I took a lunchtime walk yesterday on the Kennebec River Rail Trail, as I usually do during the workweek. The day was moderately sunny, although it had begun rather cloudy and certainly cold-a chilly 6 degrees Fahrenheit at my house. It was around 30 degrees at noon.
I started out bundled up with my heavy winter coat, knit cap, and wool mittens. I usually shoot for a 30 minute walk. By the time I was five minutes in I had to remove my cap because I was heating up. By the time I reached the half way mark, I had also removed my mittens, and shortly thereafter I had unzipped my coat. I actually had worked up a light sweat by the time I got back.
Here’s the thing: I had prepared myself for my noon walk based upon expectations I formed at 6:30 in the morning regarding the temperature. What I should have done was check my smartphone for updated weather information prior to my walk, instead of relying on outdated expectations. As it turns out this principle applies to a lot of things in life: make decisions based upon reality not preconceptions.
Several months ago I stopped watching the morning news on TV. This developed as I got into the habit of rising at 5 AM to do my daily exercise. In turn, I had started that habit because I was being inconsistent in my evening workouts due to church committee meetings and other evening commitments. But I digress.
Instead of watching the morning news, I listen to classical or contemporary Christian music and read online newspapers on my tablet. The advantage here is that instead of being inundated with all manner of nastiness on TV I can pick and choose what I want to read.
The world is a scary place. Believe me, I get that. Horrific things are happening every day all around the world. Some of them seem much more immediate and relevant to us though, even if it really isn’t. I believe this is largely due to the various “news” media running on a 24 hour cycle of ratings-driven “if it bleeds it leads” programming.
In pursuit of personal simplification I choose to not participate any more than necessary in the deliberate over-exposure promulgated by CNN, Fox, MSNBC, etc. and yes, the local affiliates. By opting out of the unending fright-fest, my days begin much more calmly. At the end of the day, literally, I can lie down and rest easier. Not because the world is any safer but because I no longer allow it to dominate my heart and soul.
I struggle with certain aspects of my time management. Specifically, I have gotten into the habit of doing my workouts in the evening, after I get home from work. Lately though there just seems to be far too many days when I missed a workout. Some of them were because I had a really nasty migraine, and there is just no getting around being sick. Some were due to unexpected life events-not much you can do to anticipate them by definition.
But I have had a lot of days like today. Too many, to be honest. I have a church meeting that starts at 6:30 PM, and will run a couple hours. It will be rather late by the time I get home, well past my normal workout time. Even so I’m going to do a short workout just so I’ll have done something today instead of skipping it altogether.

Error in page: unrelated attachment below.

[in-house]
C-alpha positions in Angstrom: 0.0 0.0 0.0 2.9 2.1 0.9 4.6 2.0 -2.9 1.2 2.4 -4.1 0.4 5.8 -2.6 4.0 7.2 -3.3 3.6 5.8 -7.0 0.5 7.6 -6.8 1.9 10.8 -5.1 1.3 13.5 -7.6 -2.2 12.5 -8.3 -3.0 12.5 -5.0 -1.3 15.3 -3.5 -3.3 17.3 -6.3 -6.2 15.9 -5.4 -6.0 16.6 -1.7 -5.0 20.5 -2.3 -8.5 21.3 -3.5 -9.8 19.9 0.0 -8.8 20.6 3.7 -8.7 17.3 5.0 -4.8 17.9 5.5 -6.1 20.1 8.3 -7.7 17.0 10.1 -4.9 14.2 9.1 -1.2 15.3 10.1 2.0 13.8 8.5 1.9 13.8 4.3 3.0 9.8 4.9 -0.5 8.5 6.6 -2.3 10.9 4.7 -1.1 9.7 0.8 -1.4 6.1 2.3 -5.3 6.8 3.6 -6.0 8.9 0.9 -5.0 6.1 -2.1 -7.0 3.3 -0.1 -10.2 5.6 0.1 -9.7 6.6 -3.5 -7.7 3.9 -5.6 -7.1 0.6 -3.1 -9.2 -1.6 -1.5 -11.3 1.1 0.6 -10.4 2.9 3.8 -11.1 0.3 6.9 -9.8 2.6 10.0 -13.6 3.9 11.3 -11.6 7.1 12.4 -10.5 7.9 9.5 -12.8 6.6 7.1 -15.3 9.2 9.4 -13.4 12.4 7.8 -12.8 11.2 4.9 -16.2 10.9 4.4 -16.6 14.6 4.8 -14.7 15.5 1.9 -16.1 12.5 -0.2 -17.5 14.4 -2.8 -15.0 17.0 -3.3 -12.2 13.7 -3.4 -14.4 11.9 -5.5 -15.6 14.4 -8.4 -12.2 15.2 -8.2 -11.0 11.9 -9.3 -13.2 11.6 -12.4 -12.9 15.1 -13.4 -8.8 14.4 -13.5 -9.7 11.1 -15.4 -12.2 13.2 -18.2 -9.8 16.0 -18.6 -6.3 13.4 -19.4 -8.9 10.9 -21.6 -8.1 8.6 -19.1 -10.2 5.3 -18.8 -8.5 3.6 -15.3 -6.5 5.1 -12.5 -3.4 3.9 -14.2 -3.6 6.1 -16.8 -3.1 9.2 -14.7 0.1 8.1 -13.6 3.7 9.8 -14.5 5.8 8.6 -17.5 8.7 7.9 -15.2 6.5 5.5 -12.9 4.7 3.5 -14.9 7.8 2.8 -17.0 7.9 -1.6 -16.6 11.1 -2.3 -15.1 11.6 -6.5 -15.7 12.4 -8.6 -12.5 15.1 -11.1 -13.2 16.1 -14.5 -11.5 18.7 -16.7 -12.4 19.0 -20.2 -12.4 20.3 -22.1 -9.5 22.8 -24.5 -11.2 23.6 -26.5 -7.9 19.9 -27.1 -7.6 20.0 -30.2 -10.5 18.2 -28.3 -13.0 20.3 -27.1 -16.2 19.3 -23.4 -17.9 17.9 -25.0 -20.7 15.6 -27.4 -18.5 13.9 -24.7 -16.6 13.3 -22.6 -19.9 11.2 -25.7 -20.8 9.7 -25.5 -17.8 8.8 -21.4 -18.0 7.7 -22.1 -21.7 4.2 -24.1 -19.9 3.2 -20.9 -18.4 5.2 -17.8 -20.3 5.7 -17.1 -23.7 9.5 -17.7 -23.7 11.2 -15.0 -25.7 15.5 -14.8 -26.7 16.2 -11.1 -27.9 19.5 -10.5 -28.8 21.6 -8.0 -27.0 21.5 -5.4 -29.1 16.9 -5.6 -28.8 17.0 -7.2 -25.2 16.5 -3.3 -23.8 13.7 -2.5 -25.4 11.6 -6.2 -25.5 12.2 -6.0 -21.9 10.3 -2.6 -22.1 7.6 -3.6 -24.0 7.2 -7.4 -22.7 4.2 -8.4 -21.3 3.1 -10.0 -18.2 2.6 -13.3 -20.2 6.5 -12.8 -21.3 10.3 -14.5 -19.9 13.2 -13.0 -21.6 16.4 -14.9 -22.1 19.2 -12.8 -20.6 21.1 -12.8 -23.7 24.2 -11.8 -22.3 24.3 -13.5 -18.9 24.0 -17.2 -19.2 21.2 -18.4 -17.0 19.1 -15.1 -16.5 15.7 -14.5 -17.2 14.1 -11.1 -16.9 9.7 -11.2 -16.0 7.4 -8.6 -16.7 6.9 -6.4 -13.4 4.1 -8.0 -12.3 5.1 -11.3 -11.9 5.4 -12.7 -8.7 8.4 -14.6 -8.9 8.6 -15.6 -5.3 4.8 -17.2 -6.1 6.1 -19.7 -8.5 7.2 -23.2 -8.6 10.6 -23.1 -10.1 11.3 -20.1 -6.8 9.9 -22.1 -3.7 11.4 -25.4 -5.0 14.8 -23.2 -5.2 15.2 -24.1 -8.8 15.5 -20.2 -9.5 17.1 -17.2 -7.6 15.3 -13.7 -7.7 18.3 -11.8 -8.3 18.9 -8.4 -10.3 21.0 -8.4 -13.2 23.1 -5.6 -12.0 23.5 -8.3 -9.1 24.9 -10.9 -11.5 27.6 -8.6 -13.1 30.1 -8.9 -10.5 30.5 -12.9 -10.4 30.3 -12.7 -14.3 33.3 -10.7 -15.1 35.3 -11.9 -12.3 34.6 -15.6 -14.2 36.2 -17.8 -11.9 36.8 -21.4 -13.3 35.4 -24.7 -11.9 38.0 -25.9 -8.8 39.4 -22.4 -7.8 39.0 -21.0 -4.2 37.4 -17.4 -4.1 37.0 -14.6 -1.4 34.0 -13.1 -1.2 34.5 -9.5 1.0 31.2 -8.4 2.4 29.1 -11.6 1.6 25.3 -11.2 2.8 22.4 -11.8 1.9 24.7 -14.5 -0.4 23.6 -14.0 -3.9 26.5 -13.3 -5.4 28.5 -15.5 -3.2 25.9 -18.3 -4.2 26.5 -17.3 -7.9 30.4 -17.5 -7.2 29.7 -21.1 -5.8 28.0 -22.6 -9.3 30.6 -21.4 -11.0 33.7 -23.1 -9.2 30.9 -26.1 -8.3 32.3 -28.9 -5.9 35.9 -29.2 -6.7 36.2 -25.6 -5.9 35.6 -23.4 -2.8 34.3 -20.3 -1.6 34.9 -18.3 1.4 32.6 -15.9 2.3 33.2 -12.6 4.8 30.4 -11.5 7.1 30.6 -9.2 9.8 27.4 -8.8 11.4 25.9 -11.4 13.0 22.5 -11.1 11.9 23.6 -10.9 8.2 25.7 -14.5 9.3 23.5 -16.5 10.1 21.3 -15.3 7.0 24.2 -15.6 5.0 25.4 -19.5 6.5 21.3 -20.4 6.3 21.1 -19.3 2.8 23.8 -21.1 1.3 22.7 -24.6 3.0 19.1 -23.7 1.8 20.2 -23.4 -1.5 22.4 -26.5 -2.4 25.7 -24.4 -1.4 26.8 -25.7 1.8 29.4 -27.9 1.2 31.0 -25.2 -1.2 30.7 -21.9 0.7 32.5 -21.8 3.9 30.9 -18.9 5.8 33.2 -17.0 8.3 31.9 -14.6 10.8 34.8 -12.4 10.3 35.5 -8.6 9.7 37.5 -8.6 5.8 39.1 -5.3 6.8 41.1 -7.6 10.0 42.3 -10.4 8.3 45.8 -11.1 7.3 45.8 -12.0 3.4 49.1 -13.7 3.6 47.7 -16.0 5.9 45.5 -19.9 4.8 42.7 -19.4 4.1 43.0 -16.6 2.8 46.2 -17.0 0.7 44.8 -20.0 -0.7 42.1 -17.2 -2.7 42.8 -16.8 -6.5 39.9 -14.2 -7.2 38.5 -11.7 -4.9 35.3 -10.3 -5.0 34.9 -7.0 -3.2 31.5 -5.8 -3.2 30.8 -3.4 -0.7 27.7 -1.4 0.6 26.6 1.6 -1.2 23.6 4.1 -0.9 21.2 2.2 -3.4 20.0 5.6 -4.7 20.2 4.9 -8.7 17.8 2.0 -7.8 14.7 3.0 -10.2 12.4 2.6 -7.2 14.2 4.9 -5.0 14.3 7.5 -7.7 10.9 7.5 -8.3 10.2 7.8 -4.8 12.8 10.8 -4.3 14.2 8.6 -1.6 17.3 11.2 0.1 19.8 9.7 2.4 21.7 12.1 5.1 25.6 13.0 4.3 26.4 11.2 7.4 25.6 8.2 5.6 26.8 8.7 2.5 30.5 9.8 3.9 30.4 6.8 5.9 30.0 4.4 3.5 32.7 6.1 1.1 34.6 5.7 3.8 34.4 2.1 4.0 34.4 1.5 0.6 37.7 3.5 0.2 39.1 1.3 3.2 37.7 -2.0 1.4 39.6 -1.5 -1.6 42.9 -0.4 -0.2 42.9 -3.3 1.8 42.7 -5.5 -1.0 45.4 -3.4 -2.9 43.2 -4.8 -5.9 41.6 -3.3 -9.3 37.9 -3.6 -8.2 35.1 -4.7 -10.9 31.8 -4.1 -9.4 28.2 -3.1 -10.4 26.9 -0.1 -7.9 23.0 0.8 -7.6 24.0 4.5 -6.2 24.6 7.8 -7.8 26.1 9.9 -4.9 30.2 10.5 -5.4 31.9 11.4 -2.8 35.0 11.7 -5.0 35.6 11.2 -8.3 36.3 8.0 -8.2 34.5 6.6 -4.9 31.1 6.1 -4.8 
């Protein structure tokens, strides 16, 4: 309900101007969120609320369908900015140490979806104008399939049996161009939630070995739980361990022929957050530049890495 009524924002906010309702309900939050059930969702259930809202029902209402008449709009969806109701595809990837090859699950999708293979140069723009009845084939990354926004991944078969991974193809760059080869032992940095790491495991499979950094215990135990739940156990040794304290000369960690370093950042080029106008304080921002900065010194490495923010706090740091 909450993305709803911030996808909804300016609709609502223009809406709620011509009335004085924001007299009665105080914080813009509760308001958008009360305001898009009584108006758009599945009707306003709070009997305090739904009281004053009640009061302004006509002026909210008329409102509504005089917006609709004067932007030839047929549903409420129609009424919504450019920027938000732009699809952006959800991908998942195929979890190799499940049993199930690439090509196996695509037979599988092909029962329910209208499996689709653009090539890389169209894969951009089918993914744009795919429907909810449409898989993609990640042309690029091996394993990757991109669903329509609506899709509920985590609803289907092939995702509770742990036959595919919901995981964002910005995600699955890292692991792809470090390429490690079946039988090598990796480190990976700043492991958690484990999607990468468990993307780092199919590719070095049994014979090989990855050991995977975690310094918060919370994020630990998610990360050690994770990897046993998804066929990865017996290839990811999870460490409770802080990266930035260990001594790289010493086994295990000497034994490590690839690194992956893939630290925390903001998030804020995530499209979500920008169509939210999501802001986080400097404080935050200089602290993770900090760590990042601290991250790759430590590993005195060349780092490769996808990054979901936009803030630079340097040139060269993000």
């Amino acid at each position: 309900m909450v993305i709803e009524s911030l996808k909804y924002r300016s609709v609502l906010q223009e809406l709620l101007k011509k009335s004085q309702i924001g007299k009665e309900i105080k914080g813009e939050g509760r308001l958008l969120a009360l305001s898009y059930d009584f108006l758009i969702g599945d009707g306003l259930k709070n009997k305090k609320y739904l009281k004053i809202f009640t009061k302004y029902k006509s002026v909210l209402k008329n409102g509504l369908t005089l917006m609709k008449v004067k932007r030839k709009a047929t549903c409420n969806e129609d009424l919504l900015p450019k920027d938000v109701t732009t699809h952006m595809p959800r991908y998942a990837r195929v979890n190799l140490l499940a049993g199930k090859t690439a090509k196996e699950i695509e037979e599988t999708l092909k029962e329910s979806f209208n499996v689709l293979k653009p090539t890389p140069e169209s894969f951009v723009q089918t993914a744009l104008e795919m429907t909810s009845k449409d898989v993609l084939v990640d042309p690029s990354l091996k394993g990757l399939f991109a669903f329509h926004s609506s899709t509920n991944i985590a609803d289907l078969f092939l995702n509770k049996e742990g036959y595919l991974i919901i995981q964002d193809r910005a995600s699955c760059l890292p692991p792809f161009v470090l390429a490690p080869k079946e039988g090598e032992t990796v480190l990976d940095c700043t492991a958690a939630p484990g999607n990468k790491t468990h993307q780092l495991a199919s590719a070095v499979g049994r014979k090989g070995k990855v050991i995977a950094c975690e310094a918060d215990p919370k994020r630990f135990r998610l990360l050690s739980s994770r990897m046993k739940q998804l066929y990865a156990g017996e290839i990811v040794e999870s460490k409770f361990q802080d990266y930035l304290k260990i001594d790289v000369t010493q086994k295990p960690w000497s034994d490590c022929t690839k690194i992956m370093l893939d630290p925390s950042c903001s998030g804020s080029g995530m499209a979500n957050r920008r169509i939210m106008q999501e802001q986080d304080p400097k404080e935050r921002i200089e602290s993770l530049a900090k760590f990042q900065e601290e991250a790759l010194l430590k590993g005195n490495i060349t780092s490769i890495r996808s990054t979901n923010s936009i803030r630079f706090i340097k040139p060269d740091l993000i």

From now on when I have days like today coming up in my schedule, I must be better about compensating. The best solution would be to get up a bit early and do my workout at the start of the day. I’ve tried in the past and I can honestly say that I truly am not a morning person.
The thing is, I have decided that this is no longer acceptable. I am going to establish a habit of getting up at 5:00 AM and getting in a workout in the morning. I don’t recall where I read it but I did once read that it takes 21 days to establish a habit. So for the next 3 weeks, I’m habit building!
What kind of relationship do you have with your scale? Here are a few things to keep in mind for a healthier relationship with your scale.
You don’t need to weigh yourself daily. Set a different increment—once a week, maybe, or even less often—by which you will weigh yourself and stick to it.
Your weight can fluctuate 2-4 pounds from day to day. There are a number of factors that can greatly affect your weight from one day to the next including the amount of salt in your diet and when you had your last meal, among others.
Don’t obsess on a number alone. In addition to weighing yourself, track your progress by taking measurements, getting your body fat tested, and/or keeping track of how your clothing fits.
Lastly, remember that your character is far more important than a hot body. Do your best, take care of yourself and be health, but know that your self-worth is based on who you are on the inside, not on a number on the scale!
I had to deal with two illnesses in January, first a severe sinus infection and then a case of near-pneumonia. (I’m convinced the one led to the other.) All in all it was not a very fun month for me. I was out of commission for a total of 19 days. Needless to say, I wasn’t working out a lot during that period. In fact, “not at all” is an apt description.
Adding insult to injury, I was on a fairly high dose of Prednisone for a while. Prednisone belongs to a class of drugs known as corticosteroids. It decreases your immune system’s response to various diseases to reduce symptoms such as inflammation, swelling and allergic-type reactions. One of the things about this drug is that you can’t just stop taking it, at least, not without unpleasant consequences. Another is that it supercharges your appetite.
So, between being inactive and hungry all the time, I put on 11 pounds while I was sick. Fortunately, I’m nearly done tapering off the Prednisone, and tonight I start my workouts again in earnest. I hope the weight comes off as easily as it went on, but I’m not counting on it. Tally ho!